But even government contractors can't be dumb enough to design something like that, can they?

            Yes, yes they can. Government contractors have been (a) stupid enough, and/or (b) greedy enough.

          2. Dan 55 Silver badge

            Re: Sure, it's Secure. For Weak Values of "Secure."

            Login.gov works with an email address and a password. So just try the usual wretched hives of scum and villany to buy pwned data and try it out.

            Social Media is a rich source of photos, LastPass had a data breach so shared secrets can be obtained from that, SIM swapping will get you past text message verification. It might not be everything you need, but I'd wager enough to get your foot in the door.

  2. Sora2566 Bronze badge

    Oh for pity's sake... just use passkeys, and require user verification. You'll get more security with far better privacy outcomes.

    1. mmccul

      Passkeys are authentication. IAL is identity assurance. Different problem space.

      1. Anonymous Coward
        Anonymous Coward

        Not exactly

        This is more an issue of mixed policy. The identity assurance part can be provided outside the password or passkey authentication, and under the governments proposal you will be able to take care of it for the lower levels at a post office or probably places like the passport office, embassy or DMV.

        The higher level protocols want per connection authentication via something like a live video feed.

        But the other poster was largely correct that the proposed facial login scheme is a train wreck waiting to happen, and that after an account has been verified (possibly in person) that a passkey is more secure than facial recognition in blocking attackers that don't have access to the users device or account. Cracking a good passkey is hard at best, and in most cases impossible. Cracking a static face check is easy if you have seen the mark, prone to AI fakes now, skimming and MITM attacks, and many people plaster their face all over the internet.

        So I get that for the highest level of secure connections that they may enforce BOTH a password/key and active face check, but that is overkill for most of the citizen facing government sites. This has failed repeatedly already, and will continue to for the foreseeable future. People will hate it with good reason, and the money spent will be wasted.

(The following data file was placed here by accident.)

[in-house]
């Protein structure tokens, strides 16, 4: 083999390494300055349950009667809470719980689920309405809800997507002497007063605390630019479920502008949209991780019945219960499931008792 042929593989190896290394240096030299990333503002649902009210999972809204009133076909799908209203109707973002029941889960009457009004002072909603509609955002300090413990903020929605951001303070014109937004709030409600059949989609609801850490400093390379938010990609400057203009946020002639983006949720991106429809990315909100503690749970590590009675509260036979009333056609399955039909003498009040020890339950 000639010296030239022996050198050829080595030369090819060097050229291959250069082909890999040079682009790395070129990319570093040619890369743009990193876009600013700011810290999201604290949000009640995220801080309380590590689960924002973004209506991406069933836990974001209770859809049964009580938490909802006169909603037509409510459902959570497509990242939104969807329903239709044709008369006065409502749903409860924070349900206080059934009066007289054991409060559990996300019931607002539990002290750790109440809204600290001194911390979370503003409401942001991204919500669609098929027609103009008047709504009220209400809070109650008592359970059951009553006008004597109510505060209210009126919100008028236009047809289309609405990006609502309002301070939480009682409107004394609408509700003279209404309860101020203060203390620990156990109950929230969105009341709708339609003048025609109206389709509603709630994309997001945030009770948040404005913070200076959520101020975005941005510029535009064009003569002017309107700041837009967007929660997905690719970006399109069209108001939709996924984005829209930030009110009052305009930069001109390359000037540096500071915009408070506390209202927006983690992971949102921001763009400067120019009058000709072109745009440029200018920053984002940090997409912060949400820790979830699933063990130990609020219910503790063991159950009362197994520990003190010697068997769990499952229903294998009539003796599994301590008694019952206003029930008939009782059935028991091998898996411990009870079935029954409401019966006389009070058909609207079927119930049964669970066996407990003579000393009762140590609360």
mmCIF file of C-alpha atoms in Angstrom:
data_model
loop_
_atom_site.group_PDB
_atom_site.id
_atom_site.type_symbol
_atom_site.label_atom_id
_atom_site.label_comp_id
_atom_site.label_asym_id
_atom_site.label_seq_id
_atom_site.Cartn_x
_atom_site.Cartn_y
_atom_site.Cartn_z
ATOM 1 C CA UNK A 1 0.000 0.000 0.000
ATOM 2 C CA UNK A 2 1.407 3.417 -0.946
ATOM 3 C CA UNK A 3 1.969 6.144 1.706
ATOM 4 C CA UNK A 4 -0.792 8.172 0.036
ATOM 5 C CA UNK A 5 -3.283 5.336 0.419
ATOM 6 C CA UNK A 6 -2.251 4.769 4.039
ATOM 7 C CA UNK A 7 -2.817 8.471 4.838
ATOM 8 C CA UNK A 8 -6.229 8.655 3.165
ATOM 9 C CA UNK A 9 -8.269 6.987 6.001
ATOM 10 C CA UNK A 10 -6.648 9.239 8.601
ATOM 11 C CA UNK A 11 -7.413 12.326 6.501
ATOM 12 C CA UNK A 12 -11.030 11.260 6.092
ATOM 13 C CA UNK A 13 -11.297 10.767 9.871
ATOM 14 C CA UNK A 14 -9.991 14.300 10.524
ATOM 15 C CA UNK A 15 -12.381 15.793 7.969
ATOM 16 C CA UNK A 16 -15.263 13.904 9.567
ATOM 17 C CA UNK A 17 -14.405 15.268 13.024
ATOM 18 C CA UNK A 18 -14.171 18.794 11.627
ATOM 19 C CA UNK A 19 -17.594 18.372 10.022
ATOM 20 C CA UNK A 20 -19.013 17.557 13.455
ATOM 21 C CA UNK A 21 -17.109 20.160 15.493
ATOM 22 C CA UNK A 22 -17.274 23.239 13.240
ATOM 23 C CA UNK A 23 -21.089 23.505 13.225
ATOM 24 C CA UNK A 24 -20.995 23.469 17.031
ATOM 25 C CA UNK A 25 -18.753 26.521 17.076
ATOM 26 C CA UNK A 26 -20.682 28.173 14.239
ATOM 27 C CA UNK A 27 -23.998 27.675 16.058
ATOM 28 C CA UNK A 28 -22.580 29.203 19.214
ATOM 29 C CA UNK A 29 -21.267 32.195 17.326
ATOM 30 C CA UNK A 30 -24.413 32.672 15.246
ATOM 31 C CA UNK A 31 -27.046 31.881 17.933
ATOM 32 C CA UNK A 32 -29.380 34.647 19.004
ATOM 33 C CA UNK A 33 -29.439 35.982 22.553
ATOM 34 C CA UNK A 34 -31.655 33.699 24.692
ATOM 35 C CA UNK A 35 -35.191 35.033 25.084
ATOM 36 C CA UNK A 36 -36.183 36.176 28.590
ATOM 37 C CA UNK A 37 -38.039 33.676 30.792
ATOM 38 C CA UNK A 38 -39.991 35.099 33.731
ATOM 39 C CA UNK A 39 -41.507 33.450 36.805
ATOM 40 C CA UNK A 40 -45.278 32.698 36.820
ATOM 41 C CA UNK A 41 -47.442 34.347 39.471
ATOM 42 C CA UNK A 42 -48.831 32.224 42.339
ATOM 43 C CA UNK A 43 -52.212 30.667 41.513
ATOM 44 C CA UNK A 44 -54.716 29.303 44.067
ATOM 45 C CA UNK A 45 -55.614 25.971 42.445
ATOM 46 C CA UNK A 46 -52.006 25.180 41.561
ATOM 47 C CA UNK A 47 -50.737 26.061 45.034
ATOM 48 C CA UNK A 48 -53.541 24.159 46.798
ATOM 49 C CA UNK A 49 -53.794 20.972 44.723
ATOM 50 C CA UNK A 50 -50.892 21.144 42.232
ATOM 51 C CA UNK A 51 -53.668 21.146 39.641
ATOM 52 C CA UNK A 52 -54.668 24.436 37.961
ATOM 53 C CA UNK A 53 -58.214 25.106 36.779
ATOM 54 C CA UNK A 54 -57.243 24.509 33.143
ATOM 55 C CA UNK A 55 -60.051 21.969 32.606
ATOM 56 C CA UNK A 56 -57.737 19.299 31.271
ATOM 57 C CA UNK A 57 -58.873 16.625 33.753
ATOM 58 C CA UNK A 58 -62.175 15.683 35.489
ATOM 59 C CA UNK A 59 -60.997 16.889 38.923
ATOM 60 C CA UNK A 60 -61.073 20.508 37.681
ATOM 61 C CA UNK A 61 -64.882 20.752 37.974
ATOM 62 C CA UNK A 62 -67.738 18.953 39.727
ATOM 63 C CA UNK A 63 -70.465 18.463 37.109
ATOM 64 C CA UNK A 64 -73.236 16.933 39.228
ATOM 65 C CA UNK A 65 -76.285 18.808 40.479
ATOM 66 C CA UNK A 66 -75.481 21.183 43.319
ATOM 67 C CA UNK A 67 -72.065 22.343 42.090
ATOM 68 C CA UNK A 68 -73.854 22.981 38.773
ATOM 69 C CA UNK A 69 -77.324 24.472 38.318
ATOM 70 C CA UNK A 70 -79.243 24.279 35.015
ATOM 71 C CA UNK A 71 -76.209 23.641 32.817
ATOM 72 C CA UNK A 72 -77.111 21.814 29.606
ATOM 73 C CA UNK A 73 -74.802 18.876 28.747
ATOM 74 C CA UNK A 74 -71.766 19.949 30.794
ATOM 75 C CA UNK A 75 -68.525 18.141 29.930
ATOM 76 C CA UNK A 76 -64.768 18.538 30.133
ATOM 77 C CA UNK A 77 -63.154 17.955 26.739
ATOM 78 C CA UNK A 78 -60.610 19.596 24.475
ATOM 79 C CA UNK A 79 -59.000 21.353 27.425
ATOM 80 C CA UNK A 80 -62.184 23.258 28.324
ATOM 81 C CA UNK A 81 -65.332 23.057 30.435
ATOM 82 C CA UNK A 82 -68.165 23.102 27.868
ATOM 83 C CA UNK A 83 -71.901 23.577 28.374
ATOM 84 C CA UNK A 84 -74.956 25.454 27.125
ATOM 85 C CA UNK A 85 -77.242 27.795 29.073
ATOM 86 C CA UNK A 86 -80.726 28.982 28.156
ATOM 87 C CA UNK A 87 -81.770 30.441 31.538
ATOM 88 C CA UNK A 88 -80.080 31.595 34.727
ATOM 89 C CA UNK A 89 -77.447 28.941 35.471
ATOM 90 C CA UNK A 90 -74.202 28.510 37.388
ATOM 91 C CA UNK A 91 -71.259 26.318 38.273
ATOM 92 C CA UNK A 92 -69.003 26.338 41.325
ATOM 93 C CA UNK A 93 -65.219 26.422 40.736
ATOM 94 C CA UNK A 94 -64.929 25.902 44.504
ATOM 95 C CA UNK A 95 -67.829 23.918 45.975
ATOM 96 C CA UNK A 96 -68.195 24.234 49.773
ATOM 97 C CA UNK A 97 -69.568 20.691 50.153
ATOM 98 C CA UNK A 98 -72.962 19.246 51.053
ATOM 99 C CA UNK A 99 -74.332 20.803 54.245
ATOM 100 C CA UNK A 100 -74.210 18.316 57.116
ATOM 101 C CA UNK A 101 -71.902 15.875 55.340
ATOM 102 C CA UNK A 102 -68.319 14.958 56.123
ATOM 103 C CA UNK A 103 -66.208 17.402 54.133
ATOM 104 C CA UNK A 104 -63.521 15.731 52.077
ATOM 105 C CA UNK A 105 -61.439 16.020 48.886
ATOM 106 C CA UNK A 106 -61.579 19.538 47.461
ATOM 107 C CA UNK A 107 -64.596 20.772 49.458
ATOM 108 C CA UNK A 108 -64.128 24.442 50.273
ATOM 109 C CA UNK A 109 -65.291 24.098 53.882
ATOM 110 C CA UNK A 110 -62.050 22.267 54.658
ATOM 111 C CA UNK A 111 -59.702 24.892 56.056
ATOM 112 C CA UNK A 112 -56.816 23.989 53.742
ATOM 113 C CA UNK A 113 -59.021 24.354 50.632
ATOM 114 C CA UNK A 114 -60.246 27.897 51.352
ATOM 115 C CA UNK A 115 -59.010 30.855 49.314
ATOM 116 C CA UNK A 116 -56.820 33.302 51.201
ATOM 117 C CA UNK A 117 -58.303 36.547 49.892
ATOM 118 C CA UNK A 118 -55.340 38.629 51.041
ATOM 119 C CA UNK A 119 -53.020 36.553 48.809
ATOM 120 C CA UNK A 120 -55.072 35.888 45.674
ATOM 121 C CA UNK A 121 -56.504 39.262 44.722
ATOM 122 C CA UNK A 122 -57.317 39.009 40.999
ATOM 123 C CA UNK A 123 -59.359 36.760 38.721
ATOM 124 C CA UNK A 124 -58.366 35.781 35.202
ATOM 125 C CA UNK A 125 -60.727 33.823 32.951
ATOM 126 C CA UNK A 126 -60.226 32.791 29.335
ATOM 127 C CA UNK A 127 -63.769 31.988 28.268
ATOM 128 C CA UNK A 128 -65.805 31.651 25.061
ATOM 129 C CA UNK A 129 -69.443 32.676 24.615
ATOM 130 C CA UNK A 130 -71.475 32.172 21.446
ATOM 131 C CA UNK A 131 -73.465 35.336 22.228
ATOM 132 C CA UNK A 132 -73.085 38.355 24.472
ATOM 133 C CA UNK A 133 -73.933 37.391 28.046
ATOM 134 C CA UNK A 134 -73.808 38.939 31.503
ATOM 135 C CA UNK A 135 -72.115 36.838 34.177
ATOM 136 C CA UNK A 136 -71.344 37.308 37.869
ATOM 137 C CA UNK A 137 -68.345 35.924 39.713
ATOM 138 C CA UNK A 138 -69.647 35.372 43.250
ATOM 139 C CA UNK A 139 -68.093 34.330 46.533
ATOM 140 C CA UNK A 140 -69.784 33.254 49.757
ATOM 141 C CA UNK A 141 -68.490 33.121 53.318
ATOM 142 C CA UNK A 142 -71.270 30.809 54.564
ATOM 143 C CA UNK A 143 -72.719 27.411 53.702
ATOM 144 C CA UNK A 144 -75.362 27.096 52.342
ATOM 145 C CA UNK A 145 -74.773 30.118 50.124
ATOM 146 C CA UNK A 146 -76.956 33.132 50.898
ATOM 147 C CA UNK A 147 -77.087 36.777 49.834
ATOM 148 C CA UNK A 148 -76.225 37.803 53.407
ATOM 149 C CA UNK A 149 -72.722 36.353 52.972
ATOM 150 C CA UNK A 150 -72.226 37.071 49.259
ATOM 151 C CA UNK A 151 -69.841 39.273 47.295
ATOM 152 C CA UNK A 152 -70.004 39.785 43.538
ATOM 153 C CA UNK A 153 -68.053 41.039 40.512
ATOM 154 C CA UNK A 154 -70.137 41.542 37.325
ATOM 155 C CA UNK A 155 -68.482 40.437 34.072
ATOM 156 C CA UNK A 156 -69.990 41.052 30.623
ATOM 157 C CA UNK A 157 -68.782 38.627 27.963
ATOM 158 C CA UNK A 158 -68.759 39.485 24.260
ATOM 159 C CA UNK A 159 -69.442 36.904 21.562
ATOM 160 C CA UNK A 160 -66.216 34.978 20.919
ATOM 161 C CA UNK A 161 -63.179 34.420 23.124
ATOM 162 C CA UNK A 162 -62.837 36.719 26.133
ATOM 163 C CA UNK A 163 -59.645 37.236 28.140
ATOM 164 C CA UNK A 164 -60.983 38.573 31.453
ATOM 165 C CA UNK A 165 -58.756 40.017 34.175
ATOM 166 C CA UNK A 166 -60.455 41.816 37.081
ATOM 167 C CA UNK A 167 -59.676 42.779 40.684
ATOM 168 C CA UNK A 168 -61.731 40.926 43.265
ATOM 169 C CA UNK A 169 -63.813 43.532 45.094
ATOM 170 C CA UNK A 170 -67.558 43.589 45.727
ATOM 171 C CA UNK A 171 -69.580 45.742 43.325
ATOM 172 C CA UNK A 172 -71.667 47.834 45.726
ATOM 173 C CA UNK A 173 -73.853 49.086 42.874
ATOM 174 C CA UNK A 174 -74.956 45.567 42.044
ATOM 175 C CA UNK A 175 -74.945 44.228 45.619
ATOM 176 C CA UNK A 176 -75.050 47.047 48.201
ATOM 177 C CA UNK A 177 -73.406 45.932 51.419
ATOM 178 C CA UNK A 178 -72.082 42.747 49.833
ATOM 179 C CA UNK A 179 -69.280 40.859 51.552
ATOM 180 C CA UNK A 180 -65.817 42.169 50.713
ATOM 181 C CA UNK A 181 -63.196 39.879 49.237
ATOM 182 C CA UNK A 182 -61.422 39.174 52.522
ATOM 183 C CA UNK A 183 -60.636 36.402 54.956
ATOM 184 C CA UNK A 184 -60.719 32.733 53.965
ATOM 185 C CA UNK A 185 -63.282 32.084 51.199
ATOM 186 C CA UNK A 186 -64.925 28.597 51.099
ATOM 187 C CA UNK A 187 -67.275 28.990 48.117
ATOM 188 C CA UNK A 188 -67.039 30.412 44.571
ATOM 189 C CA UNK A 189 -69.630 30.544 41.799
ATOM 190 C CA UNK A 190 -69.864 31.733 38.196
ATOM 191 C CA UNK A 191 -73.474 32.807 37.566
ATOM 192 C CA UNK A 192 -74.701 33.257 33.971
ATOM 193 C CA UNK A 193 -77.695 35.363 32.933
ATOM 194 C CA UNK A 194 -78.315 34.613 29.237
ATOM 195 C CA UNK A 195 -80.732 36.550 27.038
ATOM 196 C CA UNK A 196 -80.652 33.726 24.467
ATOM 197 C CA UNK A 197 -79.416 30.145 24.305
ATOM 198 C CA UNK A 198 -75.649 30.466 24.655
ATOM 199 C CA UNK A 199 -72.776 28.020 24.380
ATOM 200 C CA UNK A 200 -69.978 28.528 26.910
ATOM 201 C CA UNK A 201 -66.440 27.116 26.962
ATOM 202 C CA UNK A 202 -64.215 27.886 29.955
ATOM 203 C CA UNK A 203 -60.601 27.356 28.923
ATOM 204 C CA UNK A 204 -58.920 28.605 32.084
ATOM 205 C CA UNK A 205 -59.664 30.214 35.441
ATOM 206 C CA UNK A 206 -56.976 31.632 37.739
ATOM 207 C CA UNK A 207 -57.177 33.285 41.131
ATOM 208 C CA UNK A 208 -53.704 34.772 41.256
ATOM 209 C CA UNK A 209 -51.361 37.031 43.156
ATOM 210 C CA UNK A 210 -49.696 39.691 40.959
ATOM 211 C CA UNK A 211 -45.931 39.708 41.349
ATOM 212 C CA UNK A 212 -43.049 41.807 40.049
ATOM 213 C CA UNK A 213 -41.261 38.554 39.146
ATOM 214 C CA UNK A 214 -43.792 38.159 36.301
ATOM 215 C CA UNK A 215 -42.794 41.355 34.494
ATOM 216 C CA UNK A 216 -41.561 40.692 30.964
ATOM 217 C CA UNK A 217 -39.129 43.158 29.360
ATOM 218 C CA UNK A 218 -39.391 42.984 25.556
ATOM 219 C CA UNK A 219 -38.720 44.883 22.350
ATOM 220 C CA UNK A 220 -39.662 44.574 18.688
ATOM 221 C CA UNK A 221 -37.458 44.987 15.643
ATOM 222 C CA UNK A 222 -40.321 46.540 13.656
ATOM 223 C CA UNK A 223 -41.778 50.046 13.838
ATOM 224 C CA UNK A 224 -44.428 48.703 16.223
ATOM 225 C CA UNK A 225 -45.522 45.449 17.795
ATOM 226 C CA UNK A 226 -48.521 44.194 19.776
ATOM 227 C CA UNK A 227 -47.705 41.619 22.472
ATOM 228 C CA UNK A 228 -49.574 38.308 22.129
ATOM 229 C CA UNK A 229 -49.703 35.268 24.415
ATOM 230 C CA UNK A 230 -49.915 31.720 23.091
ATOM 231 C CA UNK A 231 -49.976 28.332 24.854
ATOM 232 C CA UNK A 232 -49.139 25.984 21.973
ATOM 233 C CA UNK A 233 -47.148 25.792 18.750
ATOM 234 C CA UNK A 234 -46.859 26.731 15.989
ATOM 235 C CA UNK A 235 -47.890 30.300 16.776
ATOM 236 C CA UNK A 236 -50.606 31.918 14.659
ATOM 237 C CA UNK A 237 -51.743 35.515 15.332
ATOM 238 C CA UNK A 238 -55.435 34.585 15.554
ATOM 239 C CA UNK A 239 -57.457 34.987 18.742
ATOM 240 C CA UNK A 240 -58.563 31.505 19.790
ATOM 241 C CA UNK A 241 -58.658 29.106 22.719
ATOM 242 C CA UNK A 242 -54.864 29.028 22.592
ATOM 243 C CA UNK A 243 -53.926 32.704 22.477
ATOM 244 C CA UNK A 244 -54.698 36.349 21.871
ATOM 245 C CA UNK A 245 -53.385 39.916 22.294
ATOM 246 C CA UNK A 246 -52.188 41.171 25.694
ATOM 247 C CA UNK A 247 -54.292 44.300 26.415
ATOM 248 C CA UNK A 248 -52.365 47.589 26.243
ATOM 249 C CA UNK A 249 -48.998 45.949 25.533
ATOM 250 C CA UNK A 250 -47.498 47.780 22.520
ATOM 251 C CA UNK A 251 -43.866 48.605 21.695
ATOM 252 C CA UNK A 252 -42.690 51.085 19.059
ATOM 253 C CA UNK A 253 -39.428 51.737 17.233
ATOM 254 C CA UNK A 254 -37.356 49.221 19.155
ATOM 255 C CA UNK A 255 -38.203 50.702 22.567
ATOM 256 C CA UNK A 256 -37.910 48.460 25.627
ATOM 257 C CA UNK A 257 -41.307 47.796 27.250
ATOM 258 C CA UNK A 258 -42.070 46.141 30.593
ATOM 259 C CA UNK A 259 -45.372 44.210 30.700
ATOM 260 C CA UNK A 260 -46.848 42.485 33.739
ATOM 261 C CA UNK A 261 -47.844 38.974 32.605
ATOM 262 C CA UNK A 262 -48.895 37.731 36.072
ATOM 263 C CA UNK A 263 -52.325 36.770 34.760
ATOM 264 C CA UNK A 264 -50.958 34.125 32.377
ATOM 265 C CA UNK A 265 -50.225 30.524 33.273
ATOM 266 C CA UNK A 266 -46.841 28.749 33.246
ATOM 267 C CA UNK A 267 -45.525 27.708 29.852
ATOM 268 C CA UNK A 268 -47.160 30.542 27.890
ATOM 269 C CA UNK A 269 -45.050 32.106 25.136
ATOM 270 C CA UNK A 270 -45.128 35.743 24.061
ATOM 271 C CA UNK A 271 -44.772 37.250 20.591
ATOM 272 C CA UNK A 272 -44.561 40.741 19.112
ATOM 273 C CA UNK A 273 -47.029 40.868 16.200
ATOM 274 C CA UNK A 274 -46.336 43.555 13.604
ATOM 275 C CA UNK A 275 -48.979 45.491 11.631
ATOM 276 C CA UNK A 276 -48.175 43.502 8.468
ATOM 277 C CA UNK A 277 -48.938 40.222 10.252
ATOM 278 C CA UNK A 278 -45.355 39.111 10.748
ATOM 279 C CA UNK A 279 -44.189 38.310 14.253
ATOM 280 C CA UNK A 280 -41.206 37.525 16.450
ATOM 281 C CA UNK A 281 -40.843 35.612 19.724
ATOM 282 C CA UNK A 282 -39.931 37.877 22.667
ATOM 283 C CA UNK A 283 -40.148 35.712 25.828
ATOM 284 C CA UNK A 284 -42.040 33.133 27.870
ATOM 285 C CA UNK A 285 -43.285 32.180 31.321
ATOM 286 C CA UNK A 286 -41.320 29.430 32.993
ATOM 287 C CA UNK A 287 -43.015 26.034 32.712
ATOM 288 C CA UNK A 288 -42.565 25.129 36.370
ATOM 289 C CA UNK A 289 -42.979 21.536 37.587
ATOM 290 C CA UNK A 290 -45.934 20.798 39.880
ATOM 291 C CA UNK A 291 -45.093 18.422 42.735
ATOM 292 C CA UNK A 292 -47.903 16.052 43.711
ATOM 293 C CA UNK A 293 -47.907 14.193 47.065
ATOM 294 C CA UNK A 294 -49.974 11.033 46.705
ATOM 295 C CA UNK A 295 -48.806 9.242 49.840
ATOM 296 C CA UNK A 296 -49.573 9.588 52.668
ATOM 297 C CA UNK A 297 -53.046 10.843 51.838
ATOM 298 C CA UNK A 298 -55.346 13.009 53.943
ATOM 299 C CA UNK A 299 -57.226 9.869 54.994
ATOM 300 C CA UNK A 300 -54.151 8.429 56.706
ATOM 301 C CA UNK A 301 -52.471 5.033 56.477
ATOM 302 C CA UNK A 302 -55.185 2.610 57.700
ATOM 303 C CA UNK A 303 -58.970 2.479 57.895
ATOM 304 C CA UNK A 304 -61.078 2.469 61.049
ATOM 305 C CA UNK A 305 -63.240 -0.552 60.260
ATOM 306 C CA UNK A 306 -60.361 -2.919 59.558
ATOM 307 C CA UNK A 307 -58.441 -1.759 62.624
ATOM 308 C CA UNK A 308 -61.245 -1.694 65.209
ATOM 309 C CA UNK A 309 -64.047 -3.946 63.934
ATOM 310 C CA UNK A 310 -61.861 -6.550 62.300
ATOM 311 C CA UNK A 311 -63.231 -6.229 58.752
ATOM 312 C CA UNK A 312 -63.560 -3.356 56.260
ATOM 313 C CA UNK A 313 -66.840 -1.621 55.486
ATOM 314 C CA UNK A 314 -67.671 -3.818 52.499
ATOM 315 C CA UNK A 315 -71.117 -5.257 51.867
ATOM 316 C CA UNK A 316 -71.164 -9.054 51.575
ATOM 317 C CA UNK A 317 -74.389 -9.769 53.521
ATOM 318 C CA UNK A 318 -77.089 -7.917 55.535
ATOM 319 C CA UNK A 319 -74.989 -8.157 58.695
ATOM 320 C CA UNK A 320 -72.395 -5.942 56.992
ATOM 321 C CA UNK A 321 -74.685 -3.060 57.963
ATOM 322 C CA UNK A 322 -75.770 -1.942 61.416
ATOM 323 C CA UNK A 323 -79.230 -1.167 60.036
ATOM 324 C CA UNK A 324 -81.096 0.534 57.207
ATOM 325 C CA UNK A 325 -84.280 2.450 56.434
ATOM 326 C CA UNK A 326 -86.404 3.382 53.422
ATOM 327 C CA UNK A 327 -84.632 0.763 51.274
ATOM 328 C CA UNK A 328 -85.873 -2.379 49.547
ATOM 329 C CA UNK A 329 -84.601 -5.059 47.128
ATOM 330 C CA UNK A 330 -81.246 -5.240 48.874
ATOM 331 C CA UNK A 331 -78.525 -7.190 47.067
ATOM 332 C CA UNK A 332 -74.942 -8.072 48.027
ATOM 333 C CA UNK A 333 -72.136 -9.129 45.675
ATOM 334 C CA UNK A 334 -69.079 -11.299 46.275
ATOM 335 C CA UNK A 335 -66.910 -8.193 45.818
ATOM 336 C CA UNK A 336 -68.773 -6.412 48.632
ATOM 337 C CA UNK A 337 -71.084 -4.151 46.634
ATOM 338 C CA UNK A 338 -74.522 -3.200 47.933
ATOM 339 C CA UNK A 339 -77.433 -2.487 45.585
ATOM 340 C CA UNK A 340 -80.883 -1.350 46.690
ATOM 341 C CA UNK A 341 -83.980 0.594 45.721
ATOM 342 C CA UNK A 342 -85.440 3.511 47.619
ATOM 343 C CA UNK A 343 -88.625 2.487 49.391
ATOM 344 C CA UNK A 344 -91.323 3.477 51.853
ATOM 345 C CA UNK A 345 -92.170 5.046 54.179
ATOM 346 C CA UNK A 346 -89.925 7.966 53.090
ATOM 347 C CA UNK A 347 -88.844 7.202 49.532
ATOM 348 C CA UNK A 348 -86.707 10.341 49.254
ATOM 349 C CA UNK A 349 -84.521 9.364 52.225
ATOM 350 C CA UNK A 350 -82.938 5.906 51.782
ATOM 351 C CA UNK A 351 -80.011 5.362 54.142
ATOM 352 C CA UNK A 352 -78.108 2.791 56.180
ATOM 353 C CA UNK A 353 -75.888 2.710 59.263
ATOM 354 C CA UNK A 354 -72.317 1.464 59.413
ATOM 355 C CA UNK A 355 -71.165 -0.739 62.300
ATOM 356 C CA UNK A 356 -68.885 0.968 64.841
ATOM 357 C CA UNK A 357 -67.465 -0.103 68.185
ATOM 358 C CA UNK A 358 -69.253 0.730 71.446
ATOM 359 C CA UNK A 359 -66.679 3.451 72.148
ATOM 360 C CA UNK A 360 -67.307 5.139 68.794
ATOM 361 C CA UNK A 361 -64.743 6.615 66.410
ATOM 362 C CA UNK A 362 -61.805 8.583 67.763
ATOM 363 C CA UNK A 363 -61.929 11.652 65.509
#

3. ShortStuff

    That's Just Great ... Photo Pleeez

    Now all a hacker will have to do is present a photograph to get access to people's information. How stupid can the government get?

    1. cookieMonster Silver badge
      Joke

      Re: That's Just Great ... Photo Pleeez

      How stupid can the government get?

      Extremely stupid, as is reported here almost daily

    2. mmccul

      Re: That's Just Great ... Photo Pleeez

      It's identity assurance, not authentication. It's one part of many steps. It's saying "Instead of taking your fingerprints, we're willing to take a face photo as a part of establishing your identity."

      1. Anonymous Coward
        Anonymous Coward

        Weak assurances at best

        People photos are everywhere, and leave fingerprints on anything they touch. This will all be running on potentially attacker controlled hardware to boot.

        It will annoy and fail for honest people while being straightforward if inconvenient to defeat by attackers. Their own paper highlights false positive problems, so it is already having problems stopping people that aren't even trying to trick it in some clever way.

        What definition of assurance is that? The one that's closer to overconfidence?

  4. hayzoos

    So wrong

    Biometrics can only be used as an identifier like a username, or IRL a name. NIST IAL2 was mentioned in the article, Without anything else, just having a biometric match is really only IAL0 - no confidence the identity is authentic. Even IAL1 (some confidence the identity is authentic) is a stretch and IAL2 (high confidence the identity is authentic) is way beyond what a biometric can do.

    To raise the level of confidence in the identity, authentication is required. Stronger authentication achieves higher confidence in the identity. A biometric as an authenticator of an identity is weak. A biometric can be added to other authenticators for multifactor authentication to improve authentication.

    In security circles this process is called I&A (idebtification and authentication). First an identity is presented like a name, SSN, a biometric, a username, or account number. If no further steps are taken, then you have achieved IAL0 - no confidence. If some level of authentication is performed such as presentation of a pin, or a password, or a secret handshake, or a key..., then IAL1 is achieved - some confidence. To go to IAL2, some strong authentication is required, either a proven strong single authentication factor like a hardware token or multifactor like a password and a token or a pin and an SMS delivered one-time code.